Nuclear Industry Slammed for Security Test Plans

WASHINGTON — A U.S. government watchdog organization this week criticized the nuclear energy industry’s plans to have a security company that provides guard forces for about half of the country’s nuclear power plants prepare permanent teams to test plant security (see GSN, Aug. 5).

The Nuclear Energy Institute, the nuclear industry’s main trade association, announced plans in June to have Wackenhut Corp. train and manage two permanent adversarial teams that would be used to evaluate plant security forces through force-on-force exercises simulating terrorist attacks. The adversarial teams are expected to conduct about 24 exercises per year, beginning in November, so that all 64 civilian nuclear reactor sites are tested over a three-year period, according to the institute.

Project on Government Oversight Executive Director Danielle Brian has criticized the move, however, saying it posed a “blatant conflict of interest.” In her late July letter to the Nuclear Regulatory Commission, which POGO released this week, Brian said that having the same company provide both nuclear plant security personnel and the adversarial teams used to evaluate them would reduce public confidence in the force-on-force exercises. She also criticized the commission for turning over to the nuclear industry an “inherently governmental” function — the operation of permanent security evaluation teams.

“The NRC should not abdicate its responsibility to run security preparedness tests to the nuclear industry, much less hand over authority to the very entity being tested,” she wrote.

POGO Senior Investigator Peter Stockton said today that the commission should instead contract with the military to conduct the force-on-force exercises, or develop its own adversarial teams. 

NRC spokesman David McIntyre said today that it has always been nuclear plant operators’ responsibility to develop the adversarial teams used in the force-on-force exercises, adding that the commission does not believe that such a task should solely be a government function. The commission plans to “scrutinize” the tests conducted with the new adversarial teams, McIntyre said yesterday, and if any incidents of “gaming” or “skewing the results” are detected the commission will act accordingly.

“If we see anything untoward, we will work to fix it,” McIntyre said 

POGO’s complaints are “hollow,” NEI spokesman Steve Kerekes said today. He said that it was “ridiculous” to suggest that instances of Wackenhut-managed adversarial teams intentionally performing poorly against Wackenhut-managed plant security guards would go undetected, either by plant operators or the commission. In addition, Wackenhut personnel that had previously served as plant security guards would be ineligible to serve on the adversarial teams that conducted exercises where they previously worked, Kerekes said.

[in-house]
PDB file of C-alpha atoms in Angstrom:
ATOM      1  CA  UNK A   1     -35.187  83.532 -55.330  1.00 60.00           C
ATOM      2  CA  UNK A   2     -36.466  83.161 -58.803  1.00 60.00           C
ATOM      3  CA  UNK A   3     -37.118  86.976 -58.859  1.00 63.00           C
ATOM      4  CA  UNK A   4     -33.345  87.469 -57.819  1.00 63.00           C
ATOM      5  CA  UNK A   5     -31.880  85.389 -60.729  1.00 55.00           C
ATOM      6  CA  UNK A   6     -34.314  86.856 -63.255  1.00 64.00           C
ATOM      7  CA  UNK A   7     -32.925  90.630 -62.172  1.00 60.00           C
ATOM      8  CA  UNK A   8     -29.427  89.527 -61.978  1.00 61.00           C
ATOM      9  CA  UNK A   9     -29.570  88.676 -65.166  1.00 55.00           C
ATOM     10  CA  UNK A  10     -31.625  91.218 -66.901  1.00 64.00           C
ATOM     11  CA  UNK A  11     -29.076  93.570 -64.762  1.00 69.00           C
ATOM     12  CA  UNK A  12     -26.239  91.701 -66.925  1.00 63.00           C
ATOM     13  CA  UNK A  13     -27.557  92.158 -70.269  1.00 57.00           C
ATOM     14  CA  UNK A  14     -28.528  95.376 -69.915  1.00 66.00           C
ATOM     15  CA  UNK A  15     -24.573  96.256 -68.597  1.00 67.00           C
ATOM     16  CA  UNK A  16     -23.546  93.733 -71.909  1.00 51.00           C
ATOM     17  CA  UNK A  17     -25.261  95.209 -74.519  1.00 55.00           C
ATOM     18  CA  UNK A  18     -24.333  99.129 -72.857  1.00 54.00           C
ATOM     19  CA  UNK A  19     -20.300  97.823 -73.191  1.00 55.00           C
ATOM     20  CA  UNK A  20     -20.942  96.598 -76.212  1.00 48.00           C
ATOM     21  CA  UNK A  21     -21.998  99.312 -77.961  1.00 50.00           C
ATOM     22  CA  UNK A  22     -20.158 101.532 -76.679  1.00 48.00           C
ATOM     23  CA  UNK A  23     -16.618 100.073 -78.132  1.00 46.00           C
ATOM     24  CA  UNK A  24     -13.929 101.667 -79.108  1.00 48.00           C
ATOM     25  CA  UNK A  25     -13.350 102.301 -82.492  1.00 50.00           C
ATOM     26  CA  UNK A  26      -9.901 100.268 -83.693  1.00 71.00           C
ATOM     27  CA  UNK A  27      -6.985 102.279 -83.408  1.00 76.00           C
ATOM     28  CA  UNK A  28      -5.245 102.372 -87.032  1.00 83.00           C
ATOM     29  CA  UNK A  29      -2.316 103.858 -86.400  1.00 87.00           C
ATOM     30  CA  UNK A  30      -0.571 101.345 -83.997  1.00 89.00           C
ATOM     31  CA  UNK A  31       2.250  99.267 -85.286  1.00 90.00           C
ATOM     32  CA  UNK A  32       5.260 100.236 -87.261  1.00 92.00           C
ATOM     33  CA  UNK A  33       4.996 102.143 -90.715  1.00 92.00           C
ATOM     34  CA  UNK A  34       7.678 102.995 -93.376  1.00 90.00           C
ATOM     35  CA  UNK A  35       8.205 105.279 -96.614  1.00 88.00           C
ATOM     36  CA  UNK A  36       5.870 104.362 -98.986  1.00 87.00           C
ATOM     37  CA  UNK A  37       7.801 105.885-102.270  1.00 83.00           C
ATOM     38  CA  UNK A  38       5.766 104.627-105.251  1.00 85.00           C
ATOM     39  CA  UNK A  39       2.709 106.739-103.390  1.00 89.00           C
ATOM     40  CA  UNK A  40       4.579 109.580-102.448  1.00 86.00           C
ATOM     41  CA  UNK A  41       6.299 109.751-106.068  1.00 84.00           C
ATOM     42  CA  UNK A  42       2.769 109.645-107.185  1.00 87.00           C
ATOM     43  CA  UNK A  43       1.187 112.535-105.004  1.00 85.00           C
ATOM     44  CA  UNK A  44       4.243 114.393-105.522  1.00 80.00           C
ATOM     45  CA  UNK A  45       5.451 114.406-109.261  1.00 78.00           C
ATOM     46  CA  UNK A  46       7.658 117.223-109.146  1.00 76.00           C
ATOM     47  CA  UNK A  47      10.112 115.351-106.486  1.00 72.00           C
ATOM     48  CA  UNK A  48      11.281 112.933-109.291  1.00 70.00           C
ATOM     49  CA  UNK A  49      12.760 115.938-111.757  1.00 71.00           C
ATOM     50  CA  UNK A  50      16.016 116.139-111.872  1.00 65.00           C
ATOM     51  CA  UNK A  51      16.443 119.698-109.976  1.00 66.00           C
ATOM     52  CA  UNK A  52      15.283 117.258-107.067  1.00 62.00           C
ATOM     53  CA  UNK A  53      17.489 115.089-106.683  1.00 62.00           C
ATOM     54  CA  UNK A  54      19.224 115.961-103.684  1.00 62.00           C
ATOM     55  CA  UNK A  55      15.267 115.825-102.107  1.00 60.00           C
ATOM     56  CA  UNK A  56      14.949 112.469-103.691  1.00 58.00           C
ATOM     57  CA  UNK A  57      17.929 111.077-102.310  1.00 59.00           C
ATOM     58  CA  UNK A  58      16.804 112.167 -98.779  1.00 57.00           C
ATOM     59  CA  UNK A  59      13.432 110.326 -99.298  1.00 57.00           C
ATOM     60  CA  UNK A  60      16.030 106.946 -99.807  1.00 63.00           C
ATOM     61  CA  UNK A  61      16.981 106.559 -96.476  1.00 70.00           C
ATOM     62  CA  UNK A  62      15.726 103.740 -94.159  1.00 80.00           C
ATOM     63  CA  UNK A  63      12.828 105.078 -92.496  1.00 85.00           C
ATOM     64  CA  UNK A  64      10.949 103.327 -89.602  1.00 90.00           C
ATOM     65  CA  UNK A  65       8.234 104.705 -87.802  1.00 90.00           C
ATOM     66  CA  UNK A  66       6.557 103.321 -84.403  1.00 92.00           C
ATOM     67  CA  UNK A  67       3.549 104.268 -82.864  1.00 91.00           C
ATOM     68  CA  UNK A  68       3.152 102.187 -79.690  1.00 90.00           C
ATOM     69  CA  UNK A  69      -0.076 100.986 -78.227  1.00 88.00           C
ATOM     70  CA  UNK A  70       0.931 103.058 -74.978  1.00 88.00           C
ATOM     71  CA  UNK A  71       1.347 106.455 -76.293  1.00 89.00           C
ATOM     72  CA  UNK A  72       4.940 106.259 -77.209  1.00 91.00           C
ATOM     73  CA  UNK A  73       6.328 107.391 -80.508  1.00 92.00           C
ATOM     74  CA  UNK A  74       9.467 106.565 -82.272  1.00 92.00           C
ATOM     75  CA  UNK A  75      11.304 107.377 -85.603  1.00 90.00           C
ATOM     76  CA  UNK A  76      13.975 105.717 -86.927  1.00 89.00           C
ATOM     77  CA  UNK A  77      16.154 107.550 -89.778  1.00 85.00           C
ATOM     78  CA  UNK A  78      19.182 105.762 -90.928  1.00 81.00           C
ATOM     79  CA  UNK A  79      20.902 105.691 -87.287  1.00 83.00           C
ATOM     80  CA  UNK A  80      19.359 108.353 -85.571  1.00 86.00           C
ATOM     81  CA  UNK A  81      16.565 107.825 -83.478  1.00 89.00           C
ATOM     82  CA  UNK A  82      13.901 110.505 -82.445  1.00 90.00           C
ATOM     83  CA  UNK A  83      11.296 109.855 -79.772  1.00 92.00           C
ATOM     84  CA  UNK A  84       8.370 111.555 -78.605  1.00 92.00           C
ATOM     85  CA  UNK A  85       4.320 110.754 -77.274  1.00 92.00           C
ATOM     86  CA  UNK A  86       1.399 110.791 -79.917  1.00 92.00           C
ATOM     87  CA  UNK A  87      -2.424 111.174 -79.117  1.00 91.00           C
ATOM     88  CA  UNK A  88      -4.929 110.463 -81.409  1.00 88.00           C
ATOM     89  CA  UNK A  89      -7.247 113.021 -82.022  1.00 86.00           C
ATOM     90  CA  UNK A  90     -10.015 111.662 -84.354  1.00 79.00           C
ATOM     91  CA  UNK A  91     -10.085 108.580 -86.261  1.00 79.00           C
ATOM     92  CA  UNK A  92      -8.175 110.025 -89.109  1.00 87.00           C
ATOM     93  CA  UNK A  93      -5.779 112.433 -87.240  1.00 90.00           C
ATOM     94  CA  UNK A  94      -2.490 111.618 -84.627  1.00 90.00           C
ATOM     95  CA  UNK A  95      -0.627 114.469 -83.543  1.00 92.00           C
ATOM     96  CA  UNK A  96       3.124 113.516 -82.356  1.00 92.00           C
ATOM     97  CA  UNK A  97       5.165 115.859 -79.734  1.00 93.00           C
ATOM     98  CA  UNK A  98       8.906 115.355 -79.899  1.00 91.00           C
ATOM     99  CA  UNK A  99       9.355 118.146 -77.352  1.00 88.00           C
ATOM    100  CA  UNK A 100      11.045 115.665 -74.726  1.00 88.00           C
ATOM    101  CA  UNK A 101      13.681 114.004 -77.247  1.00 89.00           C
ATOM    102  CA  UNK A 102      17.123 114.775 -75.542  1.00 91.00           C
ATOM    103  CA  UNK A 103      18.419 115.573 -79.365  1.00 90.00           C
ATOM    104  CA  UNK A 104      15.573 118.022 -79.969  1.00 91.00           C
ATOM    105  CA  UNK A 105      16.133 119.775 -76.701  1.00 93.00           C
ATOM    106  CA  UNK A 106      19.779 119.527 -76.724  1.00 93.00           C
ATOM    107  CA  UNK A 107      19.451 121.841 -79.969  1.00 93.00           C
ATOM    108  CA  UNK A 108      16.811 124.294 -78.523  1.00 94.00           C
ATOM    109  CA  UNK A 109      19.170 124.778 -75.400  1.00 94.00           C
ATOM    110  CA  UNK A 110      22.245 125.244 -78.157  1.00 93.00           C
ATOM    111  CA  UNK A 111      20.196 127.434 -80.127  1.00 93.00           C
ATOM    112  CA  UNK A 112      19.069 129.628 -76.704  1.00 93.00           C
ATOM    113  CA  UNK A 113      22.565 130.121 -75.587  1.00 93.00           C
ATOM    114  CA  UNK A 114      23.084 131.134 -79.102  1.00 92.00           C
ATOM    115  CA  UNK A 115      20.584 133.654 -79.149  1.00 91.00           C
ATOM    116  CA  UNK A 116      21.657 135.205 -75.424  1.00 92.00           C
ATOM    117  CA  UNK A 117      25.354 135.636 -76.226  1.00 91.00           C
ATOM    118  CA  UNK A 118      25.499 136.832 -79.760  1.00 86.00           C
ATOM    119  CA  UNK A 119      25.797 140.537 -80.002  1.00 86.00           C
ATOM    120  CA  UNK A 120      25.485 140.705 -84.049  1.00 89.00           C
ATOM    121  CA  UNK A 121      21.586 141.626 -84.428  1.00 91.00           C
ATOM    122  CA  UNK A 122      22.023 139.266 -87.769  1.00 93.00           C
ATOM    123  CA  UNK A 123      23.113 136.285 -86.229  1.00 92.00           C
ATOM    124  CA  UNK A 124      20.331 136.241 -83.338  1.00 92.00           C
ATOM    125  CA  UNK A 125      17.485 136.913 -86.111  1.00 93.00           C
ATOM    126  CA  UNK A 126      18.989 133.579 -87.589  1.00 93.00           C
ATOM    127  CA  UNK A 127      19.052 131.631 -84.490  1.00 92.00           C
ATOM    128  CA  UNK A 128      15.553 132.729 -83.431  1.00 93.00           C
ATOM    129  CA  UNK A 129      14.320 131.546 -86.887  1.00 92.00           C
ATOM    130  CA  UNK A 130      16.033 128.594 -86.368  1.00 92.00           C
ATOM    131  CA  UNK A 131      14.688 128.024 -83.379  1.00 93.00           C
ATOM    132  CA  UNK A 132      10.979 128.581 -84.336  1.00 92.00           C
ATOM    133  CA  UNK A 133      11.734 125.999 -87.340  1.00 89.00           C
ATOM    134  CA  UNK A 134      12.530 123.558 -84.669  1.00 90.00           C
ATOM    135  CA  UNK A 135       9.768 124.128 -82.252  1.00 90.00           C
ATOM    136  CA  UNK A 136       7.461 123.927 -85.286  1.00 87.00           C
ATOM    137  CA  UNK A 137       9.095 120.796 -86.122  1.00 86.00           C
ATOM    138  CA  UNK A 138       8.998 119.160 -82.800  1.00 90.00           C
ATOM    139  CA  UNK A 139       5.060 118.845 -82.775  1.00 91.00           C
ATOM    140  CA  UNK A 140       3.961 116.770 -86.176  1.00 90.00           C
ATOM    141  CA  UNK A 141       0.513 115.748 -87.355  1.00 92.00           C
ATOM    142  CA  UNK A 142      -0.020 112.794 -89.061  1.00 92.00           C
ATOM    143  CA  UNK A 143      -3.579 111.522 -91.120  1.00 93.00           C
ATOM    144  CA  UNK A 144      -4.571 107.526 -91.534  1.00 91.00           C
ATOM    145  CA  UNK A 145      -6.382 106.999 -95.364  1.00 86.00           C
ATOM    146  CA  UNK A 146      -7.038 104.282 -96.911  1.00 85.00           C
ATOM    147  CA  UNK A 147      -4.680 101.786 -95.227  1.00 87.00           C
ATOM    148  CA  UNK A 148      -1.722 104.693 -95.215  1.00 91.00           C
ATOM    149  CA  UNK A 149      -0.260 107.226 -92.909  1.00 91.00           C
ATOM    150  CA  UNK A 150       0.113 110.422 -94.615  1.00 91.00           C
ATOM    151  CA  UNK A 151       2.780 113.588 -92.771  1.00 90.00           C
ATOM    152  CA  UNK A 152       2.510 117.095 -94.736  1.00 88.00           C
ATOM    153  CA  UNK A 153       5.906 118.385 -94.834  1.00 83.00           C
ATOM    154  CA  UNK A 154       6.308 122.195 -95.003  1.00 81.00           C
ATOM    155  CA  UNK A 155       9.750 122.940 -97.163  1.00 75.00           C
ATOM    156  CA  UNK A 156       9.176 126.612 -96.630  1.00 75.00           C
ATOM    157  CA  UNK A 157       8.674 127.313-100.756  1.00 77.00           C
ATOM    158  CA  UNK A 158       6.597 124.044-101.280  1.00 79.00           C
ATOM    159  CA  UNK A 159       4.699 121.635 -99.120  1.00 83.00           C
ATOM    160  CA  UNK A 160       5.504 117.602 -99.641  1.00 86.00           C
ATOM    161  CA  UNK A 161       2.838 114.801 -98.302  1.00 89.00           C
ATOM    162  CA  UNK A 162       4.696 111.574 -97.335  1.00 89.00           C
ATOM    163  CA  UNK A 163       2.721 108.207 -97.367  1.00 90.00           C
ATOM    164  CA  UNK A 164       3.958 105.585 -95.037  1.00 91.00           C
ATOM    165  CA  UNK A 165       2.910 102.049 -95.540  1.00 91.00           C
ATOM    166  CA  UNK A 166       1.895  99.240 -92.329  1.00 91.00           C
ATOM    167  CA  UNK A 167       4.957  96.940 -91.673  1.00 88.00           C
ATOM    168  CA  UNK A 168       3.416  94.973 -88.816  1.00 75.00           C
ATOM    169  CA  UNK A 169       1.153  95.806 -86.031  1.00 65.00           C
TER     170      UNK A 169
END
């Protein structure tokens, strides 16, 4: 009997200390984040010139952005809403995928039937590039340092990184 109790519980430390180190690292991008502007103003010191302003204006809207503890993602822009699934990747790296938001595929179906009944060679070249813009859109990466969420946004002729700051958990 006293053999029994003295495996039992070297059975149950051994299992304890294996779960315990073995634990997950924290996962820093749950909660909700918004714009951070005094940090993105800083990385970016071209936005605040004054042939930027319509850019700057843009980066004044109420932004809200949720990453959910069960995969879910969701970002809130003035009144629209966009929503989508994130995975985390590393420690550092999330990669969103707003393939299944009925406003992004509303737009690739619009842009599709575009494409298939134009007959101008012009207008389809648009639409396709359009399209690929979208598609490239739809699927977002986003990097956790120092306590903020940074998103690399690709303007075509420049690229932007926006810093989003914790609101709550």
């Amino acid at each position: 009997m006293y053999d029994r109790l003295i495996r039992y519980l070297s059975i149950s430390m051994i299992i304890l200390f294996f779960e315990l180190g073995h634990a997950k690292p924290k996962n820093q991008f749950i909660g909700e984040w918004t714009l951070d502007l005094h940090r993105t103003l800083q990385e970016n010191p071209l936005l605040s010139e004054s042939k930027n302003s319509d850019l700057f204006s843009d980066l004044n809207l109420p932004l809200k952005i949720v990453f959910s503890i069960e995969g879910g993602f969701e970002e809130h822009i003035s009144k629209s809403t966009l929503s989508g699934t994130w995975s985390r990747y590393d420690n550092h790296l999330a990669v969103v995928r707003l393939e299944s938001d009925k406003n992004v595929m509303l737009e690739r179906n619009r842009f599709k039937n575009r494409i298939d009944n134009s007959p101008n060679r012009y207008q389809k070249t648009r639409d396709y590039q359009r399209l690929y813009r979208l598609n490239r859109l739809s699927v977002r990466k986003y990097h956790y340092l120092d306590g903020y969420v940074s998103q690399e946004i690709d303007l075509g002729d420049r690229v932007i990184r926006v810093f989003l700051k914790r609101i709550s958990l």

He also stressed that the commission would play a large role in the force-on-force exercises involving the new teams, by setting exercise standards and conducting final evaluations of the tests. 

Stockton said, however, that there were still “many subtle ways of cheating” that could occur. “There’s just no way of putting a pretty face on this,” he said.

Kerekes also criticized the media attention that POGO’s criticisms have received this week, noting that the Nuclear Energy Institute announced its selection of Wackenhut in June. Stockton said that the delay was caused by the fact that a number of POGO staff were abroad when the announcement was made. The issue was also raised during a public security meeting held by the commission this week — the first public NRC session on nuclear plant security held since the Sept. 11, 2001, terrorist attacks.

In her letter to the commission, Brian also criticized the Nuclear Energy Institute’s choice of Wackenhut to manage the adversarial teams because of concerns over the company’s past performance in providing security at nuclear sites. She cited a January Energy Department Inspector General’s report that found that Wackenhut personnel had cheated by obtaining advanced knowledge of an adversary team’s assault plan during a June 2003 force-on-force exercise at the Y-12 nuclear weapons plant in Oak Ridge, Tenn. (see GSN, Jan. 27).

A spokesman for Wackenhut said today that “nothing inappropriate” occurred during the Y-12 security exercise, adding that the defending force during that test needed to know certain information in order to carry out the training.

NRC spokesman McIntyre said yesterday that the commission supported the choice of Wackenhut, noting that there were few security companies with experience in providing nuclear site security. Kerekes said the trade group would select the “cream of the crop” of Wackenhut personnel for the adversarial teams. He cited as an example one planned team supervisor who is a 20-year U.S. Army veteran and who has urban assault and antiterrorism training.

Kerekes also said that the force-on-force exercises are just “one element” of nuclear industry security efforts, noting increases in security personnel and equipment at plants since the Sept. 11 attacks. By the end of this year, he said, the nuclear energy industry was set to spend an additional $1 billion on security over pre-Sept. 11 levels.

“Our facilities are incredibly well defended,” Kerekes said.

August 6, 2004

WASHINGTON — A U.S. government watchdog organization this week criticized the nuclear energy industry’s plans to have a security company that provides guard forces for about half of the country’s nuclear power plants prepare permanent teams to test plant security (see GSN, Aug. 5).